Infrastructure in Nigeria: Unlocking Pension Fund Investments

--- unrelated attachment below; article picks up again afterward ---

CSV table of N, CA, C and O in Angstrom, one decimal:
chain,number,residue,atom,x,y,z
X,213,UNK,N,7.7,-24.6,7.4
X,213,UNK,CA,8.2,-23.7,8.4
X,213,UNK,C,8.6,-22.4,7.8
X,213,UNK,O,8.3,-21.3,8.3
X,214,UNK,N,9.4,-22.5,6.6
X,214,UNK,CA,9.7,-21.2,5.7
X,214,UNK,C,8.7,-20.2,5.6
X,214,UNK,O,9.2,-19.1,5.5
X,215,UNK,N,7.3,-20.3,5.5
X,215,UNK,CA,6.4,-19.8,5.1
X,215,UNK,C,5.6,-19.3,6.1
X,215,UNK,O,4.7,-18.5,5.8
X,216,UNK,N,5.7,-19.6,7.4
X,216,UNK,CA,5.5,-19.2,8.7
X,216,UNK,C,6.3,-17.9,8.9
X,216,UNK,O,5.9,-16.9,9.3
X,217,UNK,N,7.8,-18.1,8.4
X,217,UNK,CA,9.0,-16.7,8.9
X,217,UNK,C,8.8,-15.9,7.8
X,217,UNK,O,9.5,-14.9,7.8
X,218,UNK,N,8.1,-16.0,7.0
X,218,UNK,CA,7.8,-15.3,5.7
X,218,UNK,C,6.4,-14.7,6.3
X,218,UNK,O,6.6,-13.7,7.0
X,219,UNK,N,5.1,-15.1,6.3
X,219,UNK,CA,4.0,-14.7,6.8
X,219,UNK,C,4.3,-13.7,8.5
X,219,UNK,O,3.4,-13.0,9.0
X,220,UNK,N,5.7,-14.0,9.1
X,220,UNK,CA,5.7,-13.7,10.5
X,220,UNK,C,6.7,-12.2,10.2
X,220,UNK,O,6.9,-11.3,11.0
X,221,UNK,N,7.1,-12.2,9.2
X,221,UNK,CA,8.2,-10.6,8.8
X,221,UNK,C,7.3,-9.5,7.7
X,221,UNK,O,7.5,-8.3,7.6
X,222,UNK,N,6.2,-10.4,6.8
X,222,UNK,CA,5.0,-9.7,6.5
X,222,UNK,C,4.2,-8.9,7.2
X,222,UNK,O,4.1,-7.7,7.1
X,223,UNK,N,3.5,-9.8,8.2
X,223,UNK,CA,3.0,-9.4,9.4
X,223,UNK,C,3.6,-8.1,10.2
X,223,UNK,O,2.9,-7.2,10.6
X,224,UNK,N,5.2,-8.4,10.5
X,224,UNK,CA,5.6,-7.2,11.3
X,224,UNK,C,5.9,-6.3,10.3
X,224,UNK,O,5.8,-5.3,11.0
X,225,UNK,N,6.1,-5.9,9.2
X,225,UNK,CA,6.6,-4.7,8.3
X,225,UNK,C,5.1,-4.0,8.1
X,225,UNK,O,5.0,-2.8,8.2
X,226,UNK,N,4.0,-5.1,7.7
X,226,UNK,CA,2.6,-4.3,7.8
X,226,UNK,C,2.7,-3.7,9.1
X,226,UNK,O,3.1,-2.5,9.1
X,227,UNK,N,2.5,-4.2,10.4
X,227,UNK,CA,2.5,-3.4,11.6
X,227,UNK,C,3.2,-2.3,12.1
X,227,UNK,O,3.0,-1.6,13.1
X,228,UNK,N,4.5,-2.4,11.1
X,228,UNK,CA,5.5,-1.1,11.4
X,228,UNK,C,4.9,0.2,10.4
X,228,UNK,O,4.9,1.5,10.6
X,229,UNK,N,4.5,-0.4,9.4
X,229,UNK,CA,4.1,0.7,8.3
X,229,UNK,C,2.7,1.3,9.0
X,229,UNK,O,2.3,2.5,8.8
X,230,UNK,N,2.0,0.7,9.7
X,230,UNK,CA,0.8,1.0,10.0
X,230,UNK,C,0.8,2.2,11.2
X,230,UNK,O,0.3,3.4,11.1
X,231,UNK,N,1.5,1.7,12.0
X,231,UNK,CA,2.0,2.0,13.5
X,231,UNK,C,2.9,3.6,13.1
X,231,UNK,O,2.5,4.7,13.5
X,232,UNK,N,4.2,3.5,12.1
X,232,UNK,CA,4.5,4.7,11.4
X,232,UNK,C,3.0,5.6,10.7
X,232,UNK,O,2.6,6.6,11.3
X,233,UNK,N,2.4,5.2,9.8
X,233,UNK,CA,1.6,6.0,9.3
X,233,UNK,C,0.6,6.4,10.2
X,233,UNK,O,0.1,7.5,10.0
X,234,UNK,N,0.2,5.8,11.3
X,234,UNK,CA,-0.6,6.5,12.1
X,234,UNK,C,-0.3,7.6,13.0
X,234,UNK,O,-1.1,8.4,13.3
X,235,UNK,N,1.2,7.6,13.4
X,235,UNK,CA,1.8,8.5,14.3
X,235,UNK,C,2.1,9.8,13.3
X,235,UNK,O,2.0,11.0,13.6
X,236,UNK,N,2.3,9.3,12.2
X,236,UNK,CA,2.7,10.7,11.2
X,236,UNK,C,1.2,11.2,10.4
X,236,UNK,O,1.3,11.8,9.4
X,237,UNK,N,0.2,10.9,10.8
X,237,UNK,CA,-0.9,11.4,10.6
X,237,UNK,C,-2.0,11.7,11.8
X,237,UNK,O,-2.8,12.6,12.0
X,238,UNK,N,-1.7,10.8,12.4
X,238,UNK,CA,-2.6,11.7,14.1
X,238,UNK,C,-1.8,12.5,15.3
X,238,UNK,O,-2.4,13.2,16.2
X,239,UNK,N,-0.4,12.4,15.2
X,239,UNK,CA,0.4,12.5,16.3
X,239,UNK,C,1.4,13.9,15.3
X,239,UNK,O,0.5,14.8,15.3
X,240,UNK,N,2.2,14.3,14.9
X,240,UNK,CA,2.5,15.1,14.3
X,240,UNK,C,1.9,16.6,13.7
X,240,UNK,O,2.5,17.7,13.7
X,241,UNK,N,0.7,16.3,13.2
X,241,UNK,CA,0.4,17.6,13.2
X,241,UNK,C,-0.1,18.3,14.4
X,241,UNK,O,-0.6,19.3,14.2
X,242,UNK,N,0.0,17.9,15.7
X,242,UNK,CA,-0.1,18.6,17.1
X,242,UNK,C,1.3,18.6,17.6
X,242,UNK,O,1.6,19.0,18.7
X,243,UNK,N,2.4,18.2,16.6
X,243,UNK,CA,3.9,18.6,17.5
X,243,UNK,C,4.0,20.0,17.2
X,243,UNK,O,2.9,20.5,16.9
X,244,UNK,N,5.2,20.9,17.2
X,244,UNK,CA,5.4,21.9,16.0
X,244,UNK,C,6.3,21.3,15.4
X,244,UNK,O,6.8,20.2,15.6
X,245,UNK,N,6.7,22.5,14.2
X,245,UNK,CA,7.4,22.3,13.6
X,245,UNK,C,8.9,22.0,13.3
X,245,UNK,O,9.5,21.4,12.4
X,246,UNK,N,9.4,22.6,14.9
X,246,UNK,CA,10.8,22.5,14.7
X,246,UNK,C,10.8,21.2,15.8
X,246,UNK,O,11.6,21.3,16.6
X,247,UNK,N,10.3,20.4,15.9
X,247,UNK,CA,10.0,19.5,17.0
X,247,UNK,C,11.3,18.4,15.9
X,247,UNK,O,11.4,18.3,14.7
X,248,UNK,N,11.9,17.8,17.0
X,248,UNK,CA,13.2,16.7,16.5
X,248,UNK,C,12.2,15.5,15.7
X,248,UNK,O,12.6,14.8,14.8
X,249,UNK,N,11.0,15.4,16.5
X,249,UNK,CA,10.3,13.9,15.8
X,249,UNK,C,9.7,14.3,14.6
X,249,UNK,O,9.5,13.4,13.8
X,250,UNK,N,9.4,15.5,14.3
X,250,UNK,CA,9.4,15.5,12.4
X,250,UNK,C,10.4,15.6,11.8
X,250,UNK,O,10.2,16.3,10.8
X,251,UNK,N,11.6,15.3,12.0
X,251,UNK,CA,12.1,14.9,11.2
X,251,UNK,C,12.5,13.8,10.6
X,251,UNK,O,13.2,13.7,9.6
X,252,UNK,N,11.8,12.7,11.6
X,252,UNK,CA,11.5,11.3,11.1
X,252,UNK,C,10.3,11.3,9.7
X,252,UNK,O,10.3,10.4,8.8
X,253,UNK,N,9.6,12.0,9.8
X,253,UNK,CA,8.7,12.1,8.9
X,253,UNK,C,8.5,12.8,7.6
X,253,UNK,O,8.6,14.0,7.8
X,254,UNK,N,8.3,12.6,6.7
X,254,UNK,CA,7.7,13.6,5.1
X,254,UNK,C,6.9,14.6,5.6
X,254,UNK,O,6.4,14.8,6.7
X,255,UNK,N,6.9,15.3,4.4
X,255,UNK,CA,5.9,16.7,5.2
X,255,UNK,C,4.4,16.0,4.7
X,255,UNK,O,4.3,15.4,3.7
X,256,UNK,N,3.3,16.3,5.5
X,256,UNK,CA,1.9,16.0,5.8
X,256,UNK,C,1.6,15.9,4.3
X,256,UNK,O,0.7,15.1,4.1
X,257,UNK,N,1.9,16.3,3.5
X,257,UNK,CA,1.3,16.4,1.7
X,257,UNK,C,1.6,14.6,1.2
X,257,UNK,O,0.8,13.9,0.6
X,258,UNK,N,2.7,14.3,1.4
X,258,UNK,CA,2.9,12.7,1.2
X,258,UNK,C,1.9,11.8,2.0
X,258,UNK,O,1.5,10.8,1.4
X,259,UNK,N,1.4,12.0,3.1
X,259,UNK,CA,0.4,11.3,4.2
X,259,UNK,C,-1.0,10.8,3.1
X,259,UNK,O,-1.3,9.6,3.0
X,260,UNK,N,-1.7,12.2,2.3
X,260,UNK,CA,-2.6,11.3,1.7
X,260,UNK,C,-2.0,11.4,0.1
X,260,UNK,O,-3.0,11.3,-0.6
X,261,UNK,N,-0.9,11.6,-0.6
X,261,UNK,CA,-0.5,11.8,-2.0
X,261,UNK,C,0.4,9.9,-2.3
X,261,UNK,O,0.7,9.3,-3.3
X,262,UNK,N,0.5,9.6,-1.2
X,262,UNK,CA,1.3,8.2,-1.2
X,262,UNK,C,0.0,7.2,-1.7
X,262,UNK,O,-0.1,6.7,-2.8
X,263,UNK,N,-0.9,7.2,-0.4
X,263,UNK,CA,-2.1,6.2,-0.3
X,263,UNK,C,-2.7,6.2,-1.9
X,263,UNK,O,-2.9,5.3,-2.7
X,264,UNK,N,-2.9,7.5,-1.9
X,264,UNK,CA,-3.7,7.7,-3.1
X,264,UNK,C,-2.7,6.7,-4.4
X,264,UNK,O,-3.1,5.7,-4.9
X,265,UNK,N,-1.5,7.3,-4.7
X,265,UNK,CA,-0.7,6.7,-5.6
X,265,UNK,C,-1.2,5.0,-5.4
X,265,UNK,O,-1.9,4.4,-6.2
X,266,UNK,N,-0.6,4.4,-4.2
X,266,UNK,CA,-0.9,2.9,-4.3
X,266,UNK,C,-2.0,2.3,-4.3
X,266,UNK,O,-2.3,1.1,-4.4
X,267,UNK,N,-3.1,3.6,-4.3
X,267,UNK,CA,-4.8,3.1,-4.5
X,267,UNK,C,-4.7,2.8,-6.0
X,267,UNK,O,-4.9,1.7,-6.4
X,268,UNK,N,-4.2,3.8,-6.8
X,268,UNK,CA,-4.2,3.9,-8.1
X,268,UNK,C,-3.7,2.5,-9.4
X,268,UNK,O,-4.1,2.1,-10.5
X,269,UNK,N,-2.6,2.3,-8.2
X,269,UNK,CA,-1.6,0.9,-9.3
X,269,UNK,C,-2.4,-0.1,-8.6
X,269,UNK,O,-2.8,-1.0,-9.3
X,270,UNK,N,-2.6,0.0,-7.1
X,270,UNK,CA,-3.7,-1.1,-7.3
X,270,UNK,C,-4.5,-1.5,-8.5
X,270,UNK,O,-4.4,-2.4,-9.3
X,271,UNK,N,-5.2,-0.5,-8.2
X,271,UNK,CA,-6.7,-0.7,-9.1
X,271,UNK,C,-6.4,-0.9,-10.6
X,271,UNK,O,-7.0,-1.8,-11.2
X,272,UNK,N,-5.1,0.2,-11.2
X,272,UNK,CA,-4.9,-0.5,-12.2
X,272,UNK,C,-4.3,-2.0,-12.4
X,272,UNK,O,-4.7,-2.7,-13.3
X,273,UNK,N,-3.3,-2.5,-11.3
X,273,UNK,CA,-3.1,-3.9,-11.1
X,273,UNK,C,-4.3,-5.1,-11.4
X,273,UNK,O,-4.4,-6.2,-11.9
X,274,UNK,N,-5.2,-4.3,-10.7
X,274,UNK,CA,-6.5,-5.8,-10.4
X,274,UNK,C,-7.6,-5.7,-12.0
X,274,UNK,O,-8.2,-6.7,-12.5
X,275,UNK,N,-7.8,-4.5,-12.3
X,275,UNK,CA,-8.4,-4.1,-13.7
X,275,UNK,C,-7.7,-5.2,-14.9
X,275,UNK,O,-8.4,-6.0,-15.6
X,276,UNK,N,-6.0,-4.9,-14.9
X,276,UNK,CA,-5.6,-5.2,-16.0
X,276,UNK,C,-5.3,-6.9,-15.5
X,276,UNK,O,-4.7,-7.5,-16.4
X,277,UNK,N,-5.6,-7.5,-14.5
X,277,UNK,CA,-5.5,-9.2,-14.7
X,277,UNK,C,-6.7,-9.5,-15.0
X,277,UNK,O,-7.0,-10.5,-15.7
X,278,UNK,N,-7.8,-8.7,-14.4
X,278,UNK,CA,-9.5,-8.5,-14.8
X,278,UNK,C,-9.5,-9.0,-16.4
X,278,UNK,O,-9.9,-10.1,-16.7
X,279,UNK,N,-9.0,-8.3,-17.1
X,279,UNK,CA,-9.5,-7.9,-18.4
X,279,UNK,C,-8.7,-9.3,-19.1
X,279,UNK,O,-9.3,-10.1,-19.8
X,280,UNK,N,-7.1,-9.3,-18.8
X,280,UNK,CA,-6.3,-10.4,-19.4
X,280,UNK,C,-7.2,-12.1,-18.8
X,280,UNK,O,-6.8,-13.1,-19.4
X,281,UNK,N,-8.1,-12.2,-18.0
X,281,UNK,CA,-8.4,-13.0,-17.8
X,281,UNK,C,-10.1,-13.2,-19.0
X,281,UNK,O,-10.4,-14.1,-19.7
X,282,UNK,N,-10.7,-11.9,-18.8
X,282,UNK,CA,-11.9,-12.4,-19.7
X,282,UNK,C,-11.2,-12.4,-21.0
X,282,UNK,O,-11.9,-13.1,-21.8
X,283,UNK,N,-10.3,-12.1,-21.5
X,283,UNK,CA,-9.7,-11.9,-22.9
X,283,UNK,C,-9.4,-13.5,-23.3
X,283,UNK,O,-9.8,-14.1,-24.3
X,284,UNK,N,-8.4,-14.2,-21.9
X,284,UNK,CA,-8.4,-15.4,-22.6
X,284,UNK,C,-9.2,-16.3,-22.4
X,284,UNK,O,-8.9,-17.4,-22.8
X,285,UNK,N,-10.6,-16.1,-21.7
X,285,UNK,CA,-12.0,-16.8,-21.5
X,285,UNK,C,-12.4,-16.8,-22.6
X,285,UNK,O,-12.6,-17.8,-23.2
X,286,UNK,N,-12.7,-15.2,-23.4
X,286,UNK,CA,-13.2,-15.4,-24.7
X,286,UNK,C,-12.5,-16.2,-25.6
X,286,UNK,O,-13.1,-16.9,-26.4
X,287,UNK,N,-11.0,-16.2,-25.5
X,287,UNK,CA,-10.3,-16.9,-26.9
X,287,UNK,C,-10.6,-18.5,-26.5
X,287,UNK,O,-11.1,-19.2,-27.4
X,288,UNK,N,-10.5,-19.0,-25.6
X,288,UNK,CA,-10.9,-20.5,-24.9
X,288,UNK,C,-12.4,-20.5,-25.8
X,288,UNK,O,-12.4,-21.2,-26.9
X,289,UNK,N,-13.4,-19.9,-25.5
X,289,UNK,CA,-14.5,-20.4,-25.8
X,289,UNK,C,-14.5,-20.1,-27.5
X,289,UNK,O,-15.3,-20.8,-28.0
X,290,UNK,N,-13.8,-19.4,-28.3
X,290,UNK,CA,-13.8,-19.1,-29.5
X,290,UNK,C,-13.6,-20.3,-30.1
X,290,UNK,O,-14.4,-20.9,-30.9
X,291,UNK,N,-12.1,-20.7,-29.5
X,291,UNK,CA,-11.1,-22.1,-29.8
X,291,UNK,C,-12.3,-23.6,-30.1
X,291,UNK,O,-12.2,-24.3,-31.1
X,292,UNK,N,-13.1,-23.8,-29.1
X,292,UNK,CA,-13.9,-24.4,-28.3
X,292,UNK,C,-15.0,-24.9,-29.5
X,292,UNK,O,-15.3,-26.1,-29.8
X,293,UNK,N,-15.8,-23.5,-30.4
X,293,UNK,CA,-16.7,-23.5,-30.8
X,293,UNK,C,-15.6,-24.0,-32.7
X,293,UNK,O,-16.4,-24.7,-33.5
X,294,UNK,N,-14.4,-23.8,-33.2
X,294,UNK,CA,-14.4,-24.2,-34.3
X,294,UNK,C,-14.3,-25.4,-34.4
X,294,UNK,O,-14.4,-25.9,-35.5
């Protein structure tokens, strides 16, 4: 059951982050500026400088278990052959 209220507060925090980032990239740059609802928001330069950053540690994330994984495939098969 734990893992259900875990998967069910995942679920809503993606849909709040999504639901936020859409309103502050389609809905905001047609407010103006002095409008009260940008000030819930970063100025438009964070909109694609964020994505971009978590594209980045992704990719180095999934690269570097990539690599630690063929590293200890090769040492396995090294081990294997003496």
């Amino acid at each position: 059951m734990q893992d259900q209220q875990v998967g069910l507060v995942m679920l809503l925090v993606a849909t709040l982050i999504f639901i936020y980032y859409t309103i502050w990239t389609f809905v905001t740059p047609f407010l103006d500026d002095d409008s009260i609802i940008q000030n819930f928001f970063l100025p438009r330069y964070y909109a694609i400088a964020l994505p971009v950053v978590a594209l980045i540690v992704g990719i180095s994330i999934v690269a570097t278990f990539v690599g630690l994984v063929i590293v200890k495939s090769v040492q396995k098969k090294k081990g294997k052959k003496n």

The so-called "infrastructure finance gap" was a problem in Nigeria as in many parts of the world. Infrastructure projects like power plants and dams were very large capital investments that could generate long term consistent cash flows, but their financing and delivery involved multiple risks and uncertainties. If funds for infrastructure development came from traditional international sources like the World Bank or African Development Bank, those lenders would worry about foreign exchange, interest rates, and political risk and would almost always seek sovereign guarantees (payment guarantees from the federal government). Such assurances and guarantees were hard to come by, difficult to negotiate, and project inception could take decades. In this context could pension funds or private equity-type structures be viable alternative sources of financing for infrastructure? By 2017 Nigeria had reformed its pension administration system so that pension funds could both accept significant amounts of retirement funds from workers and, manage and invest those funds in a transparent and safe structure. One of the asset classes in addition to government bonds, equities, and corporate bonds that was authorized for investment by pension funds was infrastructure debt securities. Until recently, few Nigerian infrastructure securities had strong enough credit ratings to be investable by cautious pension funds. Infrastructure Credit Guarantee Company (InfraCredit) hoped to break that logjam by supporting infrastructure issues denominated in local currency with credit assurances taking the place of sovereign guarantees. Other entities took different approaches to raising capital for infrastructure in this market. Africa Plus Partners (Africa Plus), for example, proposed a fund structure with features of American private equity. It was not yet clear if this type of fund arrangement would be as attractive as debt for pension fund investors. Could InfraCredit become a very large player? If the model was proven, could it be replicated in other nations? What would be the conditions precedent to make other nations attractive for an InfraCredit model?